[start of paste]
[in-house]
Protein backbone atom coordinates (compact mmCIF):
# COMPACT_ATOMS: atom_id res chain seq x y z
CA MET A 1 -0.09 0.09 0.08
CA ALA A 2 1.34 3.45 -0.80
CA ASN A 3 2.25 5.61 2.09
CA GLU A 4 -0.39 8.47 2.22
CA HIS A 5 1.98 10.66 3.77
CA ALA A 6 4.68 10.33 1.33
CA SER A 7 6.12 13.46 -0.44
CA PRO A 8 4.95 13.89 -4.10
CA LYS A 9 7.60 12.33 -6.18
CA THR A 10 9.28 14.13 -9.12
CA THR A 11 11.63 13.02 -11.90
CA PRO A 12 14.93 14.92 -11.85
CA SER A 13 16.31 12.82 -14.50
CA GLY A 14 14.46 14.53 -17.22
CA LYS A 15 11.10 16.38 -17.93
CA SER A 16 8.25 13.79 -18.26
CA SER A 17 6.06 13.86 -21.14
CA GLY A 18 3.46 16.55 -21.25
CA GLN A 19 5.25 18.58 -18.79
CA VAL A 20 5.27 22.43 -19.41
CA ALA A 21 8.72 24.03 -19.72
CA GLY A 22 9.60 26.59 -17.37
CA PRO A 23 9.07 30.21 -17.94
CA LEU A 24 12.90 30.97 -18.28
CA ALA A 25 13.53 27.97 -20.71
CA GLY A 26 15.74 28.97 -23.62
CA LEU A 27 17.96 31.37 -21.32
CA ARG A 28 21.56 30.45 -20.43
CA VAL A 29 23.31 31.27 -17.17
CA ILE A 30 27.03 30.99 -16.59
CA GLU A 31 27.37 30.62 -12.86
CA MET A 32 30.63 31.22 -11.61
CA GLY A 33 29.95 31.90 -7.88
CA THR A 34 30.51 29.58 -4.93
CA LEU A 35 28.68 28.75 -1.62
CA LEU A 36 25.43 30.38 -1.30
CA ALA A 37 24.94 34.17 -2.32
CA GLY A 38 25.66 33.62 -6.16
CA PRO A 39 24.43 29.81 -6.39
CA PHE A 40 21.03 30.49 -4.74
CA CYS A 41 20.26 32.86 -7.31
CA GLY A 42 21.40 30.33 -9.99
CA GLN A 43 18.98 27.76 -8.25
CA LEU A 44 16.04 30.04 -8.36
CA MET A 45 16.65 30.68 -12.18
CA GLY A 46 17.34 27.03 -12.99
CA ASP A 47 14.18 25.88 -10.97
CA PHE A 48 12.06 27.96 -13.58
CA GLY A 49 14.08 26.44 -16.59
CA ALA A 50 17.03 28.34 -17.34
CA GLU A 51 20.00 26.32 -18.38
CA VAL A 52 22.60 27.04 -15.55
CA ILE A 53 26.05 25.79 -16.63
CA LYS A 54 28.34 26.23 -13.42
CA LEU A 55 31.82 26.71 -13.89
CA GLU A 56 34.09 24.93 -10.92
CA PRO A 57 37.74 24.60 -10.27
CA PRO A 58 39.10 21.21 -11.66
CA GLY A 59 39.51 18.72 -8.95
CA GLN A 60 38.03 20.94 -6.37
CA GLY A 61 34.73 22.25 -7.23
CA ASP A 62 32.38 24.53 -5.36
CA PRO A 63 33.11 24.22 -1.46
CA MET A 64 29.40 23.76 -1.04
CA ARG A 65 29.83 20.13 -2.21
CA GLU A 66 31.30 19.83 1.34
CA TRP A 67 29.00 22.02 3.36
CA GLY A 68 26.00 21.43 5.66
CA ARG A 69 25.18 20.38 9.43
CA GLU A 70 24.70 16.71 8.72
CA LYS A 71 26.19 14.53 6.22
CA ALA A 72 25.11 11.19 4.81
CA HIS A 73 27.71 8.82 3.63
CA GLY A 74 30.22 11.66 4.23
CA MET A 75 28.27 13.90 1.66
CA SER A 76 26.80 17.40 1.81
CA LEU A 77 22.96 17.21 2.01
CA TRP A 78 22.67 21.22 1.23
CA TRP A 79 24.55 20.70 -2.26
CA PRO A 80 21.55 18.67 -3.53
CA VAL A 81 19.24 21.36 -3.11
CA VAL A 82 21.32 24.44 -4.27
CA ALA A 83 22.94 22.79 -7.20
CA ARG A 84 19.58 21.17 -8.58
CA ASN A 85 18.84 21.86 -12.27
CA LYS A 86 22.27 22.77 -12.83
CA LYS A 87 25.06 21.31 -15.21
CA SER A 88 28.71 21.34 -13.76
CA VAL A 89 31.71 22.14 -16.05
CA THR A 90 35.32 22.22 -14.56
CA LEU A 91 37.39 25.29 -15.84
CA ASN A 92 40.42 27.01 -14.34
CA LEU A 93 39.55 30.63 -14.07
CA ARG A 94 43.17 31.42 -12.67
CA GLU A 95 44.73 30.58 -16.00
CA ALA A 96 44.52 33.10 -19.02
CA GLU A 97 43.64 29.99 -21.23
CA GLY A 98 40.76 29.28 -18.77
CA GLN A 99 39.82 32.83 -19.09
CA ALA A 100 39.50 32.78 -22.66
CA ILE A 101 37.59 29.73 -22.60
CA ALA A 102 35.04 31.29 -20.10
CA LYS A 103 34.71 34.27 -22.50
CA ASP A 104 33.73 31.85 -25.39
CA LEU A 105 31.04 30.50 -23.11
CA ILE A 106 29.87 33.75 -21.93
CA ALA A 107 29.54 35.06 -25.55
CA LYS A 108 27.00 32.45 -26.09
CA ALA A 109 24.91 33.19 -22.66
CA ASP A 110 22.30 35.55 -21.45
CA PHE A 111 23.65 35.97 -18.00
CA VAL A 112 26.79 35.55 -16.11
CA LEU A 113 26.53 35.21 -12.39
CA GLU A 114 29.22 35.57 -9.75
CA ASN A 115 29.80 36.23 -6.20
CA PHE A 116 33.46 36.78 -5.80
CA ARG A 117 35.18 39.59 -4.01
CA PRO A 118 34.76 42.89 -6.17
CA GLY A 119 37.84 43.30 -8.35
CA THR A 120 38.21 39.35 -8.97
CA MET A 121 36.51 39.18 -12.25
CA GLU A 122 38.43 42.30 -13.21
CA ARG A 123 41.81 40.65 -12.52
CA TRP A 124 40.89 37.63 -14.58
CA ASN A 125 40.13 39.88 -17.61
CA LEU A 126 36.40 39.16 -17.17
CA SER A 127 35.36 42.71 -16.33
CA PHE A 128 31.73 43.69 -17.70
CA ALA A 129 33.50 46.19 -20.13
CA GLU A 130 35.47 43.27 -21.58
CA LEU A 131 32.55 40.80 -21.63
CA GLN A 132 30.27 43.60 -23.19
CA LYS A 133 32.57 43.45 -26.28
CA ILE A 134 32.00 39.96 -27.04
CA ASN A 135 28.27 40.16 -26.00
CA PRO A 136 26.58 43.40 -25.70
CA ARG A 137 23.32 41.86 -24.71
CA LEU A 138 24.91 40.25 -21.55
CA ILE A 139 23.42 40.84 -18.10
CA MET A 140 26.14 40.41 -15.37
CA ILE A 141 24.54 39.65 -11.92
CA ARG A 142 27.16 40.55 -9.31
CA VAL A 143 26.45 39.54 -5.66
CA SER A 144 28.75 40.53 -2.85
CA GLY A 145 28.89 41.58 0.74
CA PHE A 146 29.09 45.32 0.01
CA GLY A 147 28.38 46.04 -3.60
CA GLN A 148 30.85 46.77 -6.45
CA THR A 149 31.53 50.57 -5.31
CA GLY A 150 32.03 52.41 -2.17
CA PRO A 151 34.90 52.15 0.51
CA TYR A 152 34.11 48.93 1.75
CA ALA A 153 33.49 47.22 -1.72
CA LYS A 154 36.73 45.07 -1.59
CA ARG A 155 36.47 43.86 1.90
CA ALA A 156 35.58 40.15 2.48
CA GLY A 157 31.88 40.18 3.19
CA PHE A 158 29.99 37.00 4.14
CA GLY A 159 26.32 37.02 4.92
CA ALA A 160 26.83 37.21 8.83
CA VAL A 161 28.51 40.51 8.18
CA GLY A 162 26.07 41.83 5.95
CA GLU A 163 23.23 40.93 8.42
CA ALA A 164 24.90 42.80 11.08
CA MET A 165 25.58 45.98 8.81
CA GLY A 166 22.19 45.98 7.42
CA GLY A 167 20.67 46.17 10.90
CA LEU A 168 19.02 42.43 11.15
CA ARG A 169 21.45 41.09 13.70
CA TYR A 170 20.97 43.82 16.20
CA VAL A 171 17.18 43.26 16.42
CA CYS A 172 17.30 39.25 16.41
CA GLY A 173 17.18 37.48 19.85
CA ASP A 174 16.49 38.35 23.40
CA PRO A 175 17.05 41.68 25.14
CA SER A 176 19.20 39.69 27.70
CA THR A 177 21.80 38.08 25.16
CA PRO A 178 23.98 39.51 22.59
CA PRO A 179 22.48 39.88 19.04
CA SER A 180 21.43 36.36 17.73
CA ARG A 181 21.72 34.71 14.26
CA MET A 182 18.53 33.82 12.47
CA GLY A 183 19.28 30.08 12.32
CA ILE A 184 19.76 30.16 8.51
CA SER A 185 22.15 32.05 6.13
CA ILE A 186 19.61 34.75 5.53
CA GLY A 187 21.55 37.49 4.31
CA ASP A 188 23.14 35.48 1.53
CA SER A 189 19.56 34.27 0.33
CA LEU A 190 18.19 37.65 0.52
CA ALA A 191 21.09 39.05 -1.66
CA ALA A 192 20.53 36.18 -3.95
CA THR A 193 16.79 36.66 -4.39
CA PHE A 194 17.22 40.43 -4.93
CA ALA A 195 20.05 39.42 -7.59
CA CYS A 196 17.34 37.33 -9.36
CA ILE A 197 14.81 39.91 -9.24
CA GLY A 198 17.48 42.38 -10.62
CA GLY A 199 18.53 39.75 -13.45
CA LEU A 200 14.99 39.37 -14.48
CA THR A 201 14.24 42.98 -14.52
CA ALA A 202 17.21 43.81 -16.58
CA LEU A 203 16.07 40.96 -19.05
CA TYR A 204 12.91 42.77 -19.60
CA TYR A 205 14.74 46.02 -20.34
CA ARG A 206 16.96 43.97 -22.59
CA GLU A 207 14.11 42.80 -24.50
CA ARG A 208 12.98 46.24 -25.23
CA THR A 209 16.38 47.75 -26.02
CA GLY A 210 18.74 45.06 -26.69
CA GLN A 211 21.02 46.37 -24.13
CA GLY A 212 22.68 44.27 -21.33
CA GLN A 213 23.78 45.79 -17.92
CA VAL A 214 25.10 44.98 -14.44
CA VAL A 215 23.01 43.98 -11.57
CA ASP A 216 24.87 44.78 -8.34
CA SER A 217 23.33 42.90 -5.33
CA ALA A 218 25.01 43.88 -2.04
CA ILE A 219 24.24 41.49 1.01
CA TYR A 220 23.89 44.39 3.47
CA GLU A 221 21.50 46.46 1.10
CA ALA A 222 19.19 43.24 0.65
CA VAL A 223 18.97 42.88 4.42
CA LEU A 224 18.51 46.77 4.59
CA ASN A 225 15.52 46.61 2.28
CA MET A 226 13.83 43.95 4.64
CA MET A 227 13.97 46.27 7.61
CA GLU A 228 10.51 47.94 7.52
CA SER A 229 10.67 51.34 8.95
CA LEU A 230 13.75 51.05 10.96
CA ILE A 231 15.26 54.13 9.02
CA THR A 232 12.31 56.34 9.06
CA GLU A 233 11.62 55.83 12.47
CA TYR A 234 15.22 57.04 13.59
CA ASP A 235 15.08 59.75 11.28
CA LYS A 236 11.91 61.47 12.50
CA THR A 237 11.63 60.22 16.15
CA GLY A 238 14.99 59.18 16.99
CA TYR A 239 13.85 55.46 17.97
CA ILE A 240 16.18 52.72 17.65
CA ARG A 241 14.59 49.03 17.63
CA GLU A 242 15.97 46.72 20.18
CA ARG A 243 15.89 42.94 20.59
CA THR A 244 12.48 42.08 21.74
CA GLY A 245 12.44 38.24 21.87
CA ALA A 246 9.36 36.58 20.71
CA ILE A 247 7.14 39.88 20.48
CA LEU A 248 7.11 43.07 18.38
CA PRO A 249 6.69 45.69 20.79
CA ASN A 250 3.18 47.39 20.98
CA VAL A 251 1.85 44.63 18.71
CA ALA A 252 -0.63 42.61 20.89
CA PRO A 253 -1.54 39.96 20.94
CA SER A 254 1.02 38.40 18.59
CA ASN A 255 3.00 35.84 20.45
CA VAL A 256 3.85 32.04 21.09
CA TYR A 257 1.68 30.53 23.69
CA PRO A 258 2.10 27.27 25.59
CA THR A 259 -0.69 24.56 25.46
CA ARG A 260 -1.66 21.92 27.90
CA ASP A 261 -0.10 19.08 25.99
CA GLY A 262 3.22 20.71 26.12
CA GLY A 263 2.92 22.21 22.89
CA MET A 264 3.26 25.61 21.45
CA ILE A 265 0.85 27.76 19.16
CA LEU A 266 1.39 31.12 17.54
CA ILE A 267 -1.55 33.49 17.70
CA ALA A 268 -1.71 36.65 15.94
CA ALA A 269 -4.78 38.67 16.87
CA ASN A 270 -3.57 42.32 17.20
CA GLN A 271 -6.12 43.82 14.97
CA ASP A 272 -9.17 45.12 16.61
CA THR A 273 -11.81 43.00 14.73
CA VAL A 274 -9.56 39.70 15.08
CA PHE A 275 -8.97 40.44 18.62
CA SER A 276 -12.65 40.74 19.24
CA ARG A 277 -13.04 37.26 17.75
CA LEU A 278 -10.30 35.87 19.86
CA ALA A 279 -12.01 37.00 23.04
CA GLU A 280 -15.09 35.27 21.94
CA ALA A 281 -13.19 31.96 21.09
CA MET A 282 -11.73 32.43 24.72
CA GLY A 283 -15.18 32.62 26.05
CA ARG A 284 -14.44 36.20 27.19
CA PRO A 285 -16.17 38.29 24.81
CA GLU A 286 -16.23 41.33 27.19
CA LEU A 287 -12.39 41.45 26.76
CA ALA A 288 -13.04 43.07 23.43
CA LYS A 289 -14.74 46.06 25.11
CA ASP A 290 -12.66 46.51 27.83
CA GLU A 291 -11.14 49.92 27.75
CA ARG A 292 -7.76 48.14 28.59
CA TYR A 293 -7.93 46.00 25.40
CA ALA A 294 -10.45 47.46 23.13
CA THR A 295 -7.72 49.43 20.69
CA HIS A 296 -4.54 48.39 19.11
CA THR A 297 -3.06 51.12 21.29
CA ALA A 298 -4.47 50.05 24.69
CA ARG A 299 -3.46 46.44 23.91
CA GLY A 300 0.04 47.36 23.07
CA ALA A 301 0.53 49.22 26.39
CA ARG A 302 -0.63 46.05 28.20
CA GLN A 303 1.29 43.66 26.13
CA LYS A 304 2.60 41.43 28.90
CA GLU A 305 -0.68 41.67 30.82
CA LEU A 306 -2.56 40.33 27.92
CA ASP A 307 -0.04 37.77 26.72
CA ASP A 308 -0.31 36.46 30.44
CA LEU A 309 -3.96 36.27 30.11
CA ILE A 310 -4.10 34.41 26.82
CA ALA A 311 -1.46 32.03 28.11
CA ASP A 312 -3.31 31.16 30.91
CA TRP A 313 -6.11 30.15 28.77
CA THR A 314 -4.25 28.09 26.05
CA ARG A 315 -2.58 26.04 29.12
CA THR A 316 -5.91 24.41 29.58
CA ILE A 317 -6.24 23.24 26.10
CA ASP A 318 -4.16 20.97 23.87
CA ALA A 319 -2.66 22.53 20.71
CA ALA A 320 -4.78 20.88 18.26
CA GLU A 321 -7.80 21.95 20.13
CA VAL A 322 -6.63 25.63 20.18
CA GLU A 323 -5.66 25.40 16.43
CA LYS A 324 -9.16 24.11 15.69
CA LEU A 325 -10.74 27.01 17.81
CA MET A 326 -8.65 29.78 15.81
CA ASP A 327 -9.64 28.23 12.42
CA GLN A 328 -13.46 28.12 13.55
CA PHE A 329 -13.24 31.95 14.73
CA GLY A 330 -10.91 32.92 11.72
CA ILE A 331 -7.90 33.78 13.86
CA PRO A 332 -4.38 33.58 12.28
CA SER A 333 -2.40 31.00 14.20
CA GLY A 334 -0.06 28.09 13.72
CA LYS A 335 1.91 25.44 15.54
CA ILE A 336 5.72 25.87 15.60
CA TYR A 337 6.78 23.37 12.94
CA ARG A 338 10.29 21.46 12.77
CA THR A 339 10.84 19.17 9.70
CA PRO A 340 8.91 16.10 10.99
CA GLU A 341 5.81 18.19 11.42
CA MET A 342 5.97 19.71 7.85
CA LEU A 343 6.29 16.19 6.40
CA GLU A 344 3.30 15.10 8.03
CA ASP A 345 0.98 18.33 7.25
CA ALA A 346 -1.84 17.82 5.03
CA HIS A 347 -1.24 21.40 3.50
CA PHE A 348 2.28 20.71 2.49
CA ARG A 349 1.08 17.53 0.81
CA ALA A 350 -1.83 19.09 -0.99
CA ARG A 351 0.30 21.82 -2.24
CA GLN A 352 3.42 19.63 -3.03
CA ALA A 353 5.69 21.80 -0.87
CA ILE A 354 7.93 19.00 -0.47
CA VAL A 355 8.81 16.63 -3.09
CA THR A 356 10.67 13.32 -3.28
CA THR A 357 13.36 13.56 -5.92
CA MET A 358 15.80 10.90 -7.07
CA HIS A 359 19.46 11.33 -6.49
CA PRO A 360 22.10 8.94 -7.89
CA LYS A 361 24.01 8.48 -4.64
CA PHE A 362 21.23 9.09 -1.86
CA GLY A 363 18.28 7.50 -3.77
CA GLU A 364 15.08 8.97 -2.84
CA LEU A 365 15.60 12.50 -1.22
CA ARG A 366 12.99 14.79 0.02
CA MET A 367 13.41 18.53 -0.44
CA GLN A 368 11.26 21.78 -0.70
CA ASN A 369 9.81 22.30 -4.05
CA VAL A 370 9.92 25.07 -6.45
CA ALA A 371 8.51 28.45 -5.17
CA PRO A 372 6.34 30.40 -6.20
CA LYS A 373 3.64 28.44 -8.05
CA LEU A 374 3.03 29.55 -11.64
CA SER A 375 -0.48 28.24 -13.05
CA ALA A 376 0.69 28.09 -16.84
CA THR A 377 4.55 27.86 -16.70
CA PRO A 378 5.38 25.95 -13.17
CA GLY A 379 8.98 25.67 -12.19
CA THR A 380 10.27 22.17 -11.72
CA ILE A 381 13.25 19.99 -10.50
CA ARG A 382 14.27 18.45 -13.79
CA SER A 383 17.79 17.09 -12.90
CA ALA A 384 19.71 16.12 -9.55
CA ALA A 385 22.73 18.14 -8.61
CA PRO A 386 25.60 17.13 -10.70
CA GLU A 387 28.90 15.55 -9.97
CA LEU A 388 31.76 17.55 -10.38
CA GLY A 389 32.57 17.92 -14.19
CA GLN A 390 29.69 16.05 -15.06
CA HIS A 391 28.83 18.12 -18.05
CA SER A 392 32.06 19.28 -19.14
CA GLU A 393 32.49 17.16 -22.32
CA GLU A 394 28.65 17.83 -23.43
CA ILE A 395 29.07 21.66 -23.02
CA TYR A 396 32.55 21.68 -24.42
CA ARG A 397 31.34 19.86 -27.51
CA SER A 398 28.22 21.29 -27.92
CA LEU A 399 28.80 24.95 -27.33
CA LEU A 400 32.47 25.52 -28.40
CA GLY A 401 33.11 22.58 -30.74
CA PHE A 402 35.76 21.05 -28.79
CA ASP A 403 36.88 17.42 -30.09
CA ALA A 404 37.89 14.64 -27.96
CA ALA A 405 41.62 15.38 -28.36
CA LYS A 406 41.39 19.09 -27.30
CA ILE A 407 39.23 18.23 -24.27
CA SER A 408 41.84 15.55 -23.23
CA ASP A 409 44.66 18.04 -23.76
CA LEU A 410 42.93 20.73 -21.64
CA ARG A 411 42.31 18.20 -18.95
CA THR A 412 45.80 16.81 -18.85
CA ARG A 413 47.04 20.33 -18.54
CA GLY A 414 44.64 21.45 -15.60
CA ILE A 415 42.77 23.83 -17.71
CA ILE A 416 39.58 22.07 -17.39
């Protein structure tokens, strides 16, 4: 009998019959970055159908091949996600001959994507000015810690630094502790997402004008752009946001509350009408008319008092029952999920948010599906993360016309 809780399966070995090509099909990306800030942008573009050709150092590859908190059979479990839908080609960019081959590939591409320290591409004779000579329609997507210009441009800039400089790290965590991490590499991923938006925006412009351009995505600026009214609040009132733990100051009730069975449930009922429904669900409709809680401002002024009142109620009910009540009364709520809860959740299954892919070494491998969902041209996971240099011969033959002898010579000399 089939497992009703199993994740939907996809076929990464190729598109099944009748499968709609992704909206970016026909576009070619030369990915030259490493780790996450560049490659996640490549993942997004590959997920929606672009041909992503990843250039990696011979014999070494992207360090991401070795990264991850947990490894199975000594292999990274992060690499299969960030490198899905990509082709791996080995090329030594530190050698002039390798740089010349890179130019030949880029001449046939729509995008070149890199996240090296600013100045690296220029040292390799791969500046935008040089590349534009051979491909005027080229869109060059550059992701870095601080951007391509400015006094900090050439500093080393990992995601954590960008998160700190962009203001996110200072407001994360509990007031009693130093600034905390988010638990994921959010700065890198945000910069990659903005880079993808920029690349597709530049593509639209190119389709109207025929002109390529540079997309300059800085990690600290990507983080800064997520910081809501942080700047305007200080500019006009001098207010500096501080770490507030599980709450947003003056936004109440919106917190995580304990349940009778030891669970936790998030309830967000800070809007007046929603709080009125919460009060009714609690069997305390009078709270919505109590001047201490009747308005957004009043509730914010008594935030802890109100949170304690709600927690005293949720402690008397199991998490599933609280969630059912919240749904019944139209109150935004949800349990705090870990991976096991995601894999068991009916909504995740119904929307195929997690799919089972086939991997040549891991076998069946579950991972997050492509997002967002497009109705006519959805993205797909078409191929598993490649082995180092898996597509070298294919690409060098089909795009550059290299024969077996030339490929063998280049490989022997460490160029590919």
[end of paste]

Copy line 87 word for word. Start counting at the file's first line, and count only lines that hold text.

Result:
CA ARG A 84 19.58 21.17 -8.58